The volume of the entreaties is what made him reconsider. At his press conference he told the story of a Nebraska farmer who sent a Fed Ex to Christie’s children, telling them to let their father off the hook about missing games and not spending time with them if he ran. At one point, he said, in the middle of the night, his wife told him: "If you want to run, go for it. Don't worry about me and the kids."
If he'd decided to run, perhaps Christie could have overcome his soft poll numbers. But conversations with party activists suggest he would have gotten a frosty reception. He held moderate positions on such issues as immigration and civil unions. He would have had to defend these while simultaneously building a fundraising organization and political operation.
Plus, the instincts that made Christie attractive as a governor might have been hard to translate. Blunt talk may work in New Jersey, or in Texas, but as Perry’s campaign is proving, it doesn’t always translate well to the national stage. (Gov. Mitch Daniels of Indiana worried this issue might have doomed his candidacy.) Lamar Alexander, a governor who twice ran for president, has said the difference between campaigning statewide and campaigning nationally is the difference between "playing in your backyard versus playing in the NBA."
In addition to the many logistical and political hurdles to the Christie candidacy, there were conceptual issues. One of the chief Republican complaints against President Obama is that he lacked experience—but Christie has served a shorter amount of time as governor of New Jersey than Obama did as senator from Illinois before he ran for president. Another chief complaint against Obama is that he just mouths pretty words. When I talked to Republicans about why they like Christie, they almost always mentioned his style of speaking.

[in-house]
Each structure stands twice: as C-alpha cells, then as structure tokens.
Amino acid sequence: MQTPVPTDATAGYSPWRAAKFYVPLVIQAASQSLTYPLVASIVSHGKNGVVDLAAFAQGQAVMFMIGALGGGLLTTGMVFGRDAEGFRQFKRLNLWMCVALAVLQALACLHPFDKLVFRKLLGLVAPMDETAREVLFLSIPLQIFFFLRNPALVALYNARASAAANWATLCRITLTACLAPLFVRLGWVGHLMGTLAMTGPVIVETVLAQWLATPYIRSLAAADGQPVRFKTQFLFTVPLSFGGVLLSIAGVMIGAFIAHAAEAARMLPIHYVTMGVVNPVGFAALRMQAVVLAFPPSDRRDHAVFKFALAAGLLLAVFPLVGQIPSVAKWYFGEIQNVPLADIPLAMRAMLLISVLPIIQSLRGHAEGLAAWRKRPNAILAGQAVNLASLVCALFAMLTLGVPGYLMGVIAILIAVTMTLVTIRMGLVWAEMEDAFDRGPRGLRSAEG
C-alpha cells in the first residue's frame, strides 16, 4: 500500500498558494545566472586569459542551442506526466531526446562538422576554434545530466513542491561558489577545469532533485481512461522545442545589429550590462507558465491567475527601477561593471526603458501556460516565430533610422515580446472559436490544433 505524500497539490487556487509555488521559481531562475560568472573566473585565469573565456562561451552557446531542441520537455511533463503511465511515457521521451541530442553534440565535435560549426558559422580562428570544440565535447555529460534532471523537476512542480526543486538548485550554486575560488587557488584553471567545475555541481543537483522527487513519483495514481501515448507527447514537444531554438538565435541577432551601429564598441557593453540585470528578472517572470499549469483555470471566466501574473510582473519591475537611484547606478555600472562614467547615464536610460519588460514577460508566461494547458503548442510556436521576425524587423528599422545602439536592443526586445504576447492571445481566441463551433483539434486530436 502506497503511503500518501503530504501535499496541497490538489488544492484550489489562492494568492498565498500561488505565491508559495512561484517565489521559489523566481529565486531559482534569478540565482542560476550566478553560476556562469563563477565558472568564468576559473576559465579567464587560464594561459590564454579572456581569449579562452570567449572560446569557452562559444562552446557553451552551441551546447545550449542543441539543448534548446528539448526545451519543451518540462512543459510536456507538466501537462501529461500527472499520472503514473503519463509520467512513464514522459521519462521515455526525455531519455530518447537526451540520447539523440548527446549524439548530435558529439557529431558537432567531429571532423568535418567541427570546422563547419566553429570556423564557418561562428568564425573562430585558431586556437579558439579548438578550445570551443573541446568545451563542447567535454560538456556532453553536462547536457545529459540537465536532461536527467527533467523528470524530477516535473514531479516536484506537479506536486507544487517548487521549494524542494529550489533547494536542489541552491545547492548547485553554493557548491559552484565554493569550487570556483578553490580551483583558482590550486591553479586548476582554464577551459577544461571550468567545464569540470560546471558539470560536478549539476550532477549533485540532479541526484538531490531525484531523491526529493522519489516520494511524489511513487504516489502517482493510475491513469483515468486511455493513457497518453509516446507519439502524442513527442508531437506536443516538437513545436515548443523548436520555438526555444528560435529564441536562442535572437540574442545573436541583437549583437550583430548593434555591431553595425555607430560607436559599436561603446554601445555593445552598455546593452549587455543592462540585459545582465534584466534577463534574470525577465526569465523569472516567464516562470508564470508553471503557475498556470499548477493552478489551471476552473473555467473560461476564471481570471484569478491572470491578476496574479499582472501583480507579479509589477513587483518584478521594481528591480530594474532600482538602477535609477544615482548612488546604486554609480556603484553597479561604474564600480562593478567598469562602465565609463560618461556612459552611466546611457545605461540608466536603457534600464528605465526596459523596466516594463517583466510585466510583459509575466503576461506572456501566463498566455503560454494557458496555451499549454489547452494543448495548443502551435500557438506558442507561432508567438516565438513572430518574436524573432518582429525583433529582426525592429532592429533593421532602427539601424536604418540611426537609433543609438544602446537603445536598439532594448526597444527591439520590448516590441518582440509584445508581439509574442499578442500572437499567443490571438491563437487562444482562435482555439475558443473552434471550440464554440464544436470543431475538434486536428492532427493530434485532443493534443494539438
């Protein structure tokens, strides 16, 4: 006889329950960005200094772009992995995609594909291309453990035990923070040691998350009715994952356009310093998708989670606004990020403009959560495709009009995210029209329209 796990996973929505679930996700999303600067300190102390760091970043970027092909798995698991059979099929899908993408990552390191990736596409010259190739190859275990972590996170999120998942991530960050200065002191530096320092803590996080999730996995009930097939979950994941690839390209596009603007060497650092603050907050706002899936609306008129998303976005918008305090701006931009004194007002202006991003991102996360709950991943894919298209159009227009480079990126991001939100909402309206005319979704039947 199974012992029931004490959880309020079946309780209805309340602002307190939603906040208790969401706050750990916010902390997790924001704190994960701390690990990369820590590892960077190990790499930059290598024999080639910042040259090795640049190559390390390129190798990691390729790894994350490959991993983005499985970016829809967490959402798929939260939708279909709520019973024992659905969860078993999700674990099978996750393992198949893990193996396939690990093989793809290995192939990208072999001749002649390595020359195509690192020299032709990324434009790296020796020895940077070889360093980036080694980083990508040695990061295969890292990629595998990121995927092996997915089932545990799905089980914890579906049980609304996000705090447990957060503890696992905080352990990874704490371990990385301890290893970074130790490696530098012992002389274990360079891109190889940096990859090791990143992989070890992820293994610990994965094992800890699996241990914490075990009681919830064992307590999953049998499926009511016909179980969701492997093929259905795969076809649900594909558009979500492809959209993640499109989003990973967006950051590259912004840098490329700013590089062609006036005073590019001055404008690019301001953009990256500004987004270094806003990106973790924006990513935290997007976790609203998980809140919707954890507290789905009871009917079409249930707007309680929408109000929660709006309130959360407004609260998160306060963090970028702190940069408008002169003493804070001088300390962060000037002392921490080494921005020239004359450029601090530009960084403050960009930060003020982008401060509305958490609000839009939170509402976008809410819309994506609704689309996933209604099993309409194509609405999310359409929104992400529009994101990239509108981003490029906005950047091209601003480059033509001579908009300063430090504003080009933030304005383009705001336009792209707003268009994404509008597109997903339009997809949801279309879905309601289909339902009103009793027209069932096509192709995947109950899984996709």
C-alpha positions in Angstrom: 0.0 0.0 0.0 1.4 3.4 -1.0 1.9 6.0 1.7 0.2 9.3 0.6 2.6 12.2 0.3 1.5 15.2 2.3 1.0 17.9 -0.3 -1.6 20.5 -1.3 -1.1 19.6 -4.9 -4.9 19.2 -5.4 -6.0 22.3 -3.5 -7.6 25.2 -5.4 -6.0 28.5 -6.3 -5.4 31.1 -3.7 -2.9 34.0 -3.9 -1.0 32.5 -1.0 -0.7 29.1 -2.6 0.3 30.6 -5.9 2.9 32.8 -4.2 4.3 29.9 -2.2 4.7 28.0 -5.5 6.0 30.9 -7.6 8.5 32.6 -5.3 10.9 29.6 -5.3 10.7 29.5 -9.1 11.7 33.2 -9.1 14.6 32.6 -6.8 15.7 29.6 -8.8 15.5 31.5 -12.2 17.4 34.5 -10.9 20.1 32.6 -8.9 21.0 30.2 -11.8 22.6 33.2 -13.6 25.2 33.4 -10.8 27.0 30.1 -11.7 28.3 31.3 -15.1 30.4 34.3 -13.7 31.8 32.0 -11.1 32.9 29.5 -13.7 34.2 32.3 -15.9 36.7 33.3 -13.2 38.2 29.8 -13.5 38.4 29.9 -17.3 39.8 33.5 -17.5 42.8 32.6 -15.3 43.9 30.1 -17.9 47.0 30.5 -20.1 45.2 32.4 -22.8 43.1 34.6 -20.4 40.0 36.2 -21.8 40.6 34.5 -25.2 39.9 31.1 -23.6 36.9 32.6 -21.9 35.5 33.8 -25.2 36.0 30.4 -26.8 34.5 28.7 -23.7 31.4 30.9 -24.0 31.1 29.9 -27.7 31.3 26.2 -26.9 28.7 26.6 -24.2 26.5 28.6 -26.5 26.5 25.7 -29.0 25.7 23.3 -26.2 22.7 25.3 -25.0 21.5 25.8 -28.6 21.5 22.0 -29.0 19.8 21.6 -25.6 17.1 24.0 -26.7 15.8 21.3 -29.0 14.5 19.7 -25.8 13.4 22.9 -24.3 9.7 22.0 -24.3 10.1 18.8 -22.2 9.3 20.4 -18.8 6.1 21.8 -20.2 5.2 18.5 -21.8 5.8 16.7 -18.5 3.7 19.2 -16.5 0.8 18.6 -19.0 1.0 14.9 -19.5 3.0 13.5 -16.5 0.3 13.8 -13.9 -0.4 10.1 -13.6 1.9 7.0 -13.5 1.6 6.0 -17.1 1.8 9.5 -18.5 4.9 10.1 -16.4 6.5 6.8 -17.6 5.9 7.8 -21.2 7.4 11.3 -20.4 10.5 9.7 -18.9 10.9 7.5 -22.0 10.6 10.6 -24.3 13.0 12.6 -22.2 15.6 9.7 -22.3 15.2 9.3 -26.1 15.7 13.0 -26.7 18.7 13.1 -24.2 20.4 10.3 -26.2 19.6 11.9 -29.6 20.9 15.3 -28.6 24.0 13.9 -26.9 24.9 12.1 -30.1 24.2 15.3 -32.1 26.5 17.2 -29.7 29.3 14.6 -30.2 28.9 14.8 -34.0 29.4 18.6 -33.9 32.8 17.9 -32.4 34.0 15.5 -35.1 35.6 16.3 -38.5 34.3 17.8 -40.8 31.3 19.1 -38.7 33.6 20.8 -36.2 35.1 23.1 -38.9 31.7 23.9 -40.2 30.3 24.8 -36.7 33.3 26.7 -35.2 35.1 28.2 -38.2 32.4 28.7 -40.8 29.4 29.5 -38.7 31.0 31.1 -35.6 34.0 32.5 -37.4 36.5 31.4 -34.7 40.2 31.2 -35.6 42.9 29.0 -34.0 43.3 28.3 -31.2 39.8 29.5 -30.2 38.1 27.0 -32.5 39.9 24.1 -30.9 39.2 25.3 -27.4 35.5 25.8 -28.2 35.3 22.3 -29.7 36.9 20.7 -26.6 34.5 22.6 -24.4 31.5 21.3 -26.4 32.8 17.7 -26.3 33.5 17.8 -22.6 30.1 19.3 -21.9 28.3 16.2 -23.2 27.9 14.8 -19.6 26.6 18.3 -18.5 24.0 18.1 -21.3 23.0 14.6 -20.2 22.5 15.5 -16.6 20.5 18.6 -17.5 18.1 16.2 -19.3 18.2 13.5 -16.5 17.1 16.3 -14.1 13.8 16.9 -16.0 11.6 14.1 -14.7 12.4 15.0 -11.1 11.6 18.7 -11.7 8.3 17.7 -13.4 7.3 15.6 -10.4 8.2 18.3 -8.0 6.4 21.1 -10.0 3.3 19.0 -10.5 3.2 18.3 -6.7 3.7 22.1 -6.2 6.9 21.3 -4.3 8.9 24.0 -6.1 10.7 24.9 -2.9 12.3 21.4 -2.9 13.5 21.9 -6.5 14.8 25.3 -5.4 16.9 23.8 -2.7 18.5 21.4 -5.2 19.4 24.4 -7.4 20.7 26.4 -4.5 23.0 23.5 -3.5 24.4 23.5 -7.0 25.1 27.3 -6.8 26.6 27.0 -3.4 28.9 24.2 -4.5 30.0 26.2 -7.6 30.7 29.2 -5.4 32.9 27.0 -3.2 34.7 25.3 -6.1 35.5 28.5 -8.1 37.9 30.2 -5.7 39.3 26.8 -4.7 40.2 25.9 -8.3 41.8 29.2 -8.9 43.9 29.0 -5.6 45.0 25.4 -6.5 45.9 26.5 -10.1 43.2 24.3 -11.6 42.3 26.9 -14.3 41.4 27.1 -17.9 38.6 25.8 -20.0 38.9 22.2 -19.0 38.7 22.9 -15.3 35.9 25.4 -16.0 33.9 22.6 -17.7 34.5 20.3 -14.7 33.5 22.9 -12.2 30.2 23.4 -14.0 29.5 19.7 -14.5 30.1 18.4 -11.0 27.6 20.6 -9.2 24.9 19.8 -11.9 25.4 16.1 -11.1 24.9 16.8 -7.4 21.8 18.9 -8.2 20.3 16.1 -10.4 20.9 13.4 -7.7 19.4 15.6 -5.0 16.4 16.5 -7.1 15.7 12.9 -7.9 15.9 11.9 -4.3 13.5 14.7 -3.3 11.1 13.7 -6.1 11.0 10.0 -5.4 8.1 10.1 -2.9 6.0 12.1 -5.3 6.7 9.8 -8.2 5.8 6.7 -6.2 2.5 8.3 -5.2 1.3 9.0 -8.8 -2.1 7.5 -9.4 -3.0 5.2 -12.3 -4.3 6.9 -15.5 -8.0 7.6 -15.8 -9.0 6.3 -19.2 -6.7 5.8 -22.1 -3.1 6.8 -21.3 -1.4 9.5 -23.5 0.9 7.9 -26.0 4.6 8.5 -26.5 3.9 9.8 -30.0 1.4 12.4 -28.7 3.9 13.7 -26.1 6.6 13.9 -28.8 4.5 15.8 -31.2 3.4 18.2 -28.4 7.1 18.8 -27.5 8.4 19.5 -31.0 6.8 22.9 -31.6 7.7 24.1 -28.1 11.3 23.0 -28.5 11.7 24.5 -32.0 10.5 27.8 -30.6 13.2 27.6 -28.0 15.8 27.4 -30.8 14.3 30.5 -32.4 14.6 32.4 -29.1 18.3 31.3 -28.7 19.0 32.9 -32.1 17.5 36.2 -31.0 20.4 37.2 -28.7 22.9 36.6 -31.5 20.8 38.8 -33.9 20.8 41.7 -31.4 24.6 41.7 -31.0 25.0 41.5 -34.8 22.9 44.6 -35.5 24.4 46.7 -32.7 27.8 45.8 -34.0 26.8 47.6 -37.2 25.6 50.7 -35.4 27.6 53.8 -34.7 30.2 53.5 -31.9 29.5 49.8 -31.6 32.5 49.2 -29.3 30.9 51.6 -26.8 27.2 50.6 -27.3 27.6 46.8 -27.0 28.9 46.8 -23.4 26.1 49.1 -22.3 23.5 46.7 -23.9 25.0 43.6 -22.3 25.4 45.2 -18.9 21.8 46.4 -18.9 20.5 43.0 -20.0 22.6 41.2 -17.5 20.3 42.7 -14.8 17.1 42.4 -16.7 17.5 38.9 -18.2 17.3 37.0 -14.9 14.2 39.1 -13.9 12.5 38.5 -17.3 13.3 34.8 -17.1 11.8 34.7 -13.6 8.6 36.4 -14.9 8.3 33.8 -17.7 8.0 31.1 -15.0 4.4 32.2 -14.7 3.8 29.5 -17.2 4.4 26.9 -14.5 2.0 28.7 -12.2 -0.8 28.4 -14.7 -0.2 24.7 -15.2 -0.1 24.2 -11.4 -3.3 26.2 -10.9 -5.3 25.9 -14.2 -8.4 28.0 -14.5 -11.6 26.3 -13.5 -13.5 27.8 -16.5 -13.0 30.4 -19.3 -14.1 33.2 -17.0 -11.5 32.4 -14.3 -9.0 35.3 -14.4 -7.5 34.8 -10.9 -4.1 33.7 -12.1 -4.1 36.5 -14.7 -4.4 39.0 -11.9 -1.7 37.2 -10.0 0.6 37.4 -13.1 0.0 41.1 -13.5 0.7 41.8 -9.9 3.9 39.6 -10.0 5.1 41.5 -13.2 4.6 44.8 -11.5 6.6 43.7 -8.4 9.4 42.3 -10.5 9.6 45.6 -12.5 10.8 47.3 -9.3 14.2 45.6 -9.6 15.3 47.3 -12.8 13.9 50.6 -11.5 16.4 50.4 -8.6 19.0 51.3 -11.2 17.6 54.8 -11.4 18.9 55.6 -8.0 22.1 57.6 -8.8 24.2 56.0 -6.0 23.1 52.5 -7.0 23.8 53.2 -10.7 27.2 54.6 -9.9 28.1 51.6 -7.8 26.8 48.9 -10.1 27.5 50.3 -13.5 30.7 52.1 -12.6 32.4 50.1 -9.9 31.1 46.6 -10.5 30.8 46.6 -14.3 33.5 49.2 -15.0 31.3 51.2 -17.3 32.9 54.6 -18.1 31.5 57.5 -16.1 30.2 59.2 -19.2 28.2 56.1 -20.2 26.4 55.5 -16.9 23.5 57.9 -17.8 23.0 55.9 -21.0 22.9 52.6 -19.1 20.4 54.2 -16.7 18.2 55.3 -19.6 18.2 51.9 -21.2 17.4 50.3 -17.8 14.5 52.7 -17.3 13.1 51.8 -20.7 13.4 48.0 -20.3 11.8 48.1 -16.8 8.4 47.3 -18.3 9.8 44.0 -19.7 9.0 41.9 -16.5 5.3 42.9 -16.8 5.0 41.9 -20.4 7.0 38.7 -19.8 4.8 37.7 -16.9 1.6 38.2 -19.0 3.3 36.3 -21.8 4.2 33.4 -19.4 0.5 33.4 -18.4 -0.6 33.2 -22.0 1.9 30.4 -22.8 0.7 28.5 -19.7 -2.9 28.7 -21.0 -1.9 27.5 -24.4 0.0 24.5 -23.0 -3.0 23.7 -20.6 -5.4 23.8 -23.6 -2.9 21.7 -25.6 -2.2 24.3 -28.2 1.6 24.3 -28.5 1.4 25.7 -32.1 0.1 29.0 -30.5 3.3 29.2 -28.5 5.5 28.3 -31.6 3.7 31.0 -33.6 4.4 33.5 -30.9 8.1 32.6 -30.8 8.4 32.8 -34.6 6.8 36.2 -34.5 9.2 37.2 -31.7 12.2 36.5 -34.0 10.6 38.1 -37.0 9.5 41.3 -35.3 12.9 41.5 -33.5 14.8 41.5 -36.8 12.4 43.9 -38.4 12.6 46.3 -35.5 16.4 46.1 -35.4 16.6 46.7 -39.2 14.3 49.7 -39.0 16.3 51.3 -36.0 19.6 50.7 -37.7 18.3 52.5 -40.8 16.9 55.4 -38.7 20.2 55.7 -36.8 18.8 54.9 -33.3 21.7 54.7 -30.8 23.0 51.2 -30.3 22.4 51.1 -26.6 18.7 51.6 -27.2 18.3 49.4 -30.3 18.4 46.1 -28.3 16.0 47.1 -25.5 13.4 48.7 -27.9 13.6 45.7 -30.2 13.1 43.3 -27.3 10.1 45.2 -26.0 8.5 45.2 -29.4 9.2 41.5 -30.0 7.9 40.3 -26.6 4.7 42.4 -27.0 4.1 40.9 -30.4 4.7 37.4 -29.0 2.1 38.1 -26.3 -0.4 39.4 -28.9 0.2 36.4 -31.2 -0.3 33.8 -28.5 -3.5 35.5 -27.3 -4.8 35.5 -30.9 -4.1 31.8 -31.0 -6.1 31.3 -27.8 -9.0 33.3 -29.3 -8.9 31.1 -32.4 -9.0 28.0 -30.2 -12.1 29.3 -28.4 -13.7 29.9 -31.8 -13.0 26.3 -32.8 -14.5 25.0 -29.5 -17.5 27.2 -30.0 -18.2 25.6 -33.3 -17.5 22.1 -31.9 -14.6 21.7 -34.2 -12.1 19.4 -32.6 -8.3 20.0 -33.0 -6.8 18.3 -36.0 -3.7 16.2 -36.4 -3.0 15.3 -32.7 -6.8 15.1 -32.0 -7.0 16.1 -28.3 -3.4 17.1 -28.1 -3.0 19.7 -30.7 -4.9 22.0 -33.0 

Of course, Sarah Palin still circles the field—but it's too late, especially with the Iowa caucuses now possibly 35 days earlier than originally scheduled. Besides, her poll numbers are abysmal, with 66 percent of Republicans saying they don’t want her to run, in a recent ABC/Washington Post poll. Any more flirtations or late candidacies run the risk of making the party look ridiculous and wasting more energy on what is essentially an intramural feud in a year when Republicans have of a very good chance of winning the presidency.
In the end, Christie’s decision shows prudence and restraint, although he did go on—his press conference lasted almost an hour and was so chatty it seemed he might dandle one of the members of the press on his knee. He whacked Obama for his lack of leadership, helping the eventual GOP nominee, and repeatedly he praised his own state, using the occasion of turning down a chance at presidential power as an opportunity to build his power base as governor. These are wise moves showing political and strategic savvy. Let the speculation commence: Christie 2016, anyone?
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